If falling rice yields in Asia, water crises in Sudan and hurricanes in the Caribbean were framed not as regional disasters, but as nontraditional security threats to the United States, would policymakers view climate change any differently? A growing literature does just that – it moves climate change from the abstract world of degrees Celsius and melting glaciers in Antarctica, to the jarring arena of national security. The U.S. military in particular is growing steadily more aware that global climate change poses, “a series of global environmental, social, political and possibly military crises loom that the nation will urgently have to address.” While politicians dither and wrangle over specifics it may take the Army’s clout to to show leadership on this area of emerging concern.
Several recently published studies have emphasized how U.S. security is imperiled by a changing climate. A Council on Foreign Relations report highlighted three primary threats: violence and armed conflict, natural disasters and humanitarian crises, and destabilizing forces such as disease or economic collapse. From coca in Colombia to water rights in Yemen and Sudan to oil in Nigeria, natural resource-fueled insurgencies directly affect the U.S. Humanitarian crises can create waves of climate refugees and destabilize already weak states, necessitating intervention. Other forces, such as spreading drought and disease vectors, have similar repercussions on domestic policy. As a recent CNA report on national security and climate change put it, “Climate change acts as a threat multiplier for instability in some of the most volatile regions of the world.”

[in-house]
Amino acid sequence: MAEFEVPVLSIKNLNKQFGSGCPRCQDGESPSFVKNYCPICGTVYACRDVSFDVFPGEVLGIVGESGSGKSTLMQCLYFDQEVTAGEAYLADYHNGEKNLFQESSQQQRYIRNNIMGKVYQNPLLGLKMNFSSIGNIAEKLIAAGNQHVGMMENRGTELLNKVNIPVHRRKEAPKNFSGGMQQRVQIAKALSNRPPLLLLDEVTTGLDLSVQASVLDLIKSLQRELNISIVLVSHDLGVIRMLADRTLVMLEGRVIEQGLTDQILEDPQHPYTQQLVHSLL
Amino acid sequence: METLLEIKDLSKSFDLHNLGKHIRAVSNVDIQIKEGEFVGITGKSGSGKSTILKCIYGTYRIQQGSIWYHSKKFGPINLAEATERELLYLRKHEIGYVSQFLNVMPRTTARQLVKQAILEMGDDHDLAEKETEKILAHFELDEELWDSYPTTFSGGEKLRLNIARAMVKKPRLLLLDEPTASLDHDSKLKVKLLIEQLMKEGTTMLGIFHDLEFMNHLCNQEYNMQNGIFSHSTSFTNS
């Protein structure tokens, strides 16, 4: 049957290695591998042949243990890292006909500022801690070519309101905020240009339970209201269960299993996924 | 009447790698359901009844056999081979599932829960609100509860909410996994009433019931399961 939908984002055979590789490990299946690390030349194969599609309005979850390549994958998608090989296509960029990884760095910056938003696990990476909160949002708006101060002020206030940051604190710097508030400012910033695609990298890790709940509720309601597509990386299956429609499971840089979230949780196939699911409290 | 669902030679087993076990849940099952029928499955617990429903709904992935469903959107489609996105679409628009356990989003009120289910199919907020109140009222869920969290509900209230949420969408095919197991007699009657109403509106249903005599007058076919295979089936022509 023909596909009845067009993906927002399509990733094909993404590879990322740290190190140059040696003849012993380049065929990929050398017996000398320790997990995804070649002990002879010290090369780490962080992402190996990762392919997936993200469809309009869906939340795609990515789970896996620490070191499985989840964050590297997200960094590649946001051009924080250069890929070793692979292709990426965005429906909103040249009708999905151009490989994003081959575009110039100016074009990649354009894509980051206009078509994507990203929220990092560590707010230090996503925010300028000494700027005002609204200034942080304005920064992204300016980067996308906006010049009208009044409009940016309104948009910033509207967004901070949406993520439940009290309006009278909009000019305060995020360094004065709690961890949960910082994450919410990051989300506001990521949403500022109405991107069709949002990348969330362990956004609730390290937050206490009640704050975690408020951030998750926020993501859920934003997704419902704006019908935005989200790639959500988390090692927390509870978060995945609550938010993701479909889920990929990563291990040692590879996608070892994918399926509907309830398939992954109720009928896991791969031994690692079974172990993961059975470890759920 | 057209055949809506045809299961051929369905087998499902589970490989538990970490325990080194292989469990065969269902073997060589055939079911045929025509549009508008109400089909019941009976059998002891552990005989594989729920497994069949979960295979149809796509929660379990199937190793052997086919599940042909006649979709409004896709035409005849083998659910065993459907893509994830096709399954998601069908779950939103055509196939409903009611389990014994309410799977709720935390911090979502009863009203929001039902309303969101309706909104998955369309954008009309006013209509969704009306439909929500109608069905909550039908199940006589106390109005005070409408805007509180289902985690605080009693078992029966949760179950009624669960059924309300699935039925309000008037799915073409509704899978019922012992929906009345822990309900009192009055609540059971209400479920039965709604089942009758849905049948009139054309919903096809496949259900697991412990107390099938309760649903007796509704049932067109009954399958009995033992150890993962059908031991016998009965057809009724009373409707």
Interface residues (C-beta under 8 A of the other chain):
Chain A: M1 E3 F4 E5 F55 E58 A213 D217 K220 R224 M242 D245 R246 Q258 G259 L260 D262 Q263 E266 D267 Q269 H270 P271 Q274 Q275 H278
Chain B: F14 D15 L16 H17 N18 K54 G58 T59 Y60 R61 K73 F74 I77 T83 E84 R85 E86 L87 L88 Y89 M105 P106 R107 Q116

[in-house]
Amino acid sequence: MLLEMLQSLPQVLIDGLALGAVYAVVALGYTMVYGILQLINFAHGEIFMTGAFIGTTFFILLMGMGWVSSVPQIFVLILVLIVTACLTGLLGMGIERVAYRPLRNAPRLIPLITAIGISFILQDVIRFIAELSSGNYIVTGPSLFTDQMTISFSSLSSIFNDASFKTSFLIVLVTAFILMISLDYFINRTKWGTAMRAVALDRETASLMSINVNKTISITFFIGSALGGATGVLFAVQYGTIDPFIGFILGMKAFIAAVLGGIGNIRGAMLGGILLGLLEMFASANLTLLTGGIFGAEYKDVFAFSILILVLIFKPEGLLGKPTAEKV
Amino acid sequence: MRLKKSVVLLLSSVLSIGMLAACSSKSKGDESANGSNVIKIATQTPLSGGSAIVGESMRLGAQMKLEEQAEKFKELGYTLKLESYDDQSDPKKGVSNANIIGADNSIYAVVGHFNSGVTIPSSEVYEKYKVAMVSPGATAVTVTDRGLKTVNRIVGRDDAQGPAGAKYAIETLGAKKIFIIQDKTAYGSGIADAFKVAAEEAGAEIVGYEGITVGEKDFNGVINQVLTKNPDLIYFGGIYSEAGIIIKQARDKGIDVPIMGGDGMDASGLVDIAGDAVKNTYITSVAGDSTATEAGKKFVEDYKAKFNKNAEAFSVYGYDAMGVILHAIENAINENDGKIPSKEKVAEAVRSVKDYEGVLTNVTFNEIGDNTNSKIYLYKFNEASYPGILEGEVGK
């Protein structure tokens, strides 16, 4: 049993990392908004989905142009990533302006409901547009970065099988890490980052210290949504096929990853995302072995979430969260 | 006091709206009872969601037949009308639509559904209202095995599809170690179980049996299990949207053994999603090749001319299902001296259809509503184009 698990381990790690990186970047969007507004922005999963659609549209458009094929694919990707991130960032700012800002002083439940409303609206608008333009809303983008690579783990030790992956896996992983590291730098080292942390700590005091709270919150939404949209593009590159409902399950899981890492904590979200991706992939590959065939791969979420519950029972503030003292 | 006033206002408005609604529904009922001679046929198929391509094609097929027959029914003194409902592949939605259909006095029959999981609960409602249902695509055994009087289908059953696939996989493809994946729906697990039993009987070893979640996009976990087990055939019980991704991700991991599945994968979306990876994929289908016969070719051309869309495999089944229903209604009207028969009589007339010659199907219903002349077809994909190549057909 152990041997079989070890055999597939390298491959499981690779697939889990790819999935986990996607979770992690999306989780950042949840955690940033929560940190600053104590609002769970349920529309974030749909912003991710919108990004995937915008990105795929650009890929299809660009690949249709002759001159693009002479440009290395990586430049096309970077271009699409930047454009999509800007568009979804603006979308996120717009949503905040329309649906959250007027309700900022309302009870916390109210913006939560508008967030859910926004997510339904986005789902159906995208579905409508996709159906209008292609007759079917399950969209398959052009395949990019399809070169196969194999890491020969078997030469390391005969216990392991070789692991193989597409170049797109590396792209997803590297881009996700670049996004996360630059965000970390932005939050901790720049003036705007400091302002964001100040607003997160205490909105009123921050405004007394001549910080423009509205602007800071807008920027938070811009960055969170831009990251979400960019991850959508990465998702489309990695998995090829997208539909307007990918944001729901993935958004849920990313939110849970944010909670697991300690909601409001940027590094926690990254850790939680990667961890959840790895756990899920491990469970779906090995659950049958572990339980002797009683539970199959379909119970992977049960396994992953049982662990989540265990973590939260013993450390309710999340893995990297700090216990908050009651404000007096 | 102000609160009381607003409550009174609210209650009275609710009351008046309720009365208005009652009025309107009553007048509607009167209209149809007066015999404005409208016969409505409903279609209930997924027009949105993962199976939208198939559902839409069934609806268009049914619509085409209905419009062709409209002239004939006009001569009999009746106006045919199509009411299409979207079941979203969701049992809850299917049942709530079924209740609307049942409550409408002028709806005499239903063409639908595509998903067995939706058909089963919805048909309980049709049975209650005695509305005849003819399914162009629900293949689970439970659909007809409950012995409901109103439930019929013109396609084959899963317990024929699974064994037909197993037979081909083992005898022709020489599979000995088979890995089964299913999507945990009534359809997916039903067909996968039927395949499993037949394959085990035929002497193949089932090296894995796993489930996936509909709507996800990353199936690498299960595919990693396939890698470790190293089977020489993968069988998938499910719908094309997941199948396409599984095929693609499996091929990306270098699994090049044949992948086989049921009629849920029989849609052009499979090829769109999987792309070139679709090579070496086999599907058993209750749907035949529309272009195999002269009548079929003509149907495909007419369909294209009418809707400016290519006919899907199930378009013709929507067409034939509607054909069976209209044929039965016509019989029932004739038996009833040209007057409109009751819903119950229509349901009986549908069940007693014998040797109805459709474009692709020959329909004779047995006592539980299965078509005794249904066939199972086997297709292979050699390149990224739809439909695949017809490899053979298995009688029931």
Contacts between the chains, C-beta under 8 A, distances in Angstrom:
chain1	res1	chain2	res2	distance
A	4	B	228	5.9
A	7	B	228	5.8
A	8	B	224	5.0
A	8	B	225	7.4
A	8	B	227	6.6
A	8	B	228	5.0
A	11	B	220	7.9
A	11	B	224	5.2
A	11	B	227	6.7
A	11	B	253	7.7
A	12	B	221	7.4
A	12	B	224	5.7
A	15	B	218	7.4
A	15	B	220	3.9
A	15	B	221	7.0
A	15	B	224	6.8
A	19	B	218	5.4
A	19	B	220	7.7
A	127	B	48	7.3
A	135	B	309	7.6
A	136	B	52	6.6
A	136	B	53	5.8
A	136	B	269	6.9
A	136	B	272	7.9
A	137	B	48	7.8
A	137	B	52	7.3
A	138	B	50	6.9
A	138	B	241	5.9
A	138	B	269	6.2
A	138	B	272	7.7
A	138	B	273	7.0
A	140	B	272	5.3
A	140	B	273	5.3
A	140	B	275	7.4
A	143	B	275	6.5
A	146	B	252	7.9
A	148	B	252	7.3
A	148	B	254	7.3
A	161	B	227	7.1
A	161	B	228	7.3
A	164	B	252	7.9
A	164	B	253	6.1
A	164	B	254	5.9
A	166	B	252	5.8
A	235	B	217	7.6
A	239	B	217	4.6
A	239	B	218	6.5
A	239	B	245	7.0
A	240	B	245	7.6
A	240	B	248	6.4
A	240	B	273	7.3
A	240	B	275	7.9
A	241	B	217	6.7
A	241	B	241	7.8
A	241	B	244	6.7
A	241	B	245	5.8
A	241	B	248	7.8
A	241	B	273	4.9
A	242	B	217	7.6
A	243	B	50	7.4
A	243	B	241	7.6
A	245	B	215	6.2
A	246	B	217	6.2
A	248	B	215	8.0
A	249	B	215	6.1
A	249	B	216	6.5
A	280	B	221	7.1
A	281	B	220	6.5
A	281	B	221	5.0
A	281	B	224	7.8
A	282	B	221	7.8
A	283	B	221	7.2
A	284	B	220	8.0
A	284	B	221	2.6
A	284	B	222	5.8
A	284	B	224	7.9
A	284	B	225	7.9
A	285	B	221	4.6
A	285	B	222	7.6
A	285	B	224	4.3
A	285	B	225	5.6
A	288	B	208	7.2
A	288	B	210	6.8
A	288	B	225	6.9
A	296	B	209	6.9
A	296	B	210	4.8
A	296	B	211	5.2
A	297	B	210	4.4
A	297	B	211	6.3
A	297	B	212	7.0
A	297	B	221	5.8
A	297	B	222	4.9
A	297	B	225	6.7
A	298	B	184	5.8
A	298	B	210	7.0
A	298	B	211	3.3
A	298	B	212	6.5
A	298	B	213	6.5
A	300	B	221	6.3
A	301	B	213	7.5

At a recent conference in Washington, Brigadier General W. King (Ret.) adroitly linked the issues by pointing out the strong statistical correlations between the failed state index and the major environmental degradation indices. As the latter rises, the former insidiously follows.
These reports may have a disproportionately large impact: in the United States and beyond, the military is widely viewed as being above partisan politics. If a panel of senior officers makes the case that immediate action is needed to allay these threats it may go further than a score of panels by our leading scientists. In the long run, the irony of climate change action being brought to the fore by an organization not known for its tree-hugging ways is a negligible price to pay.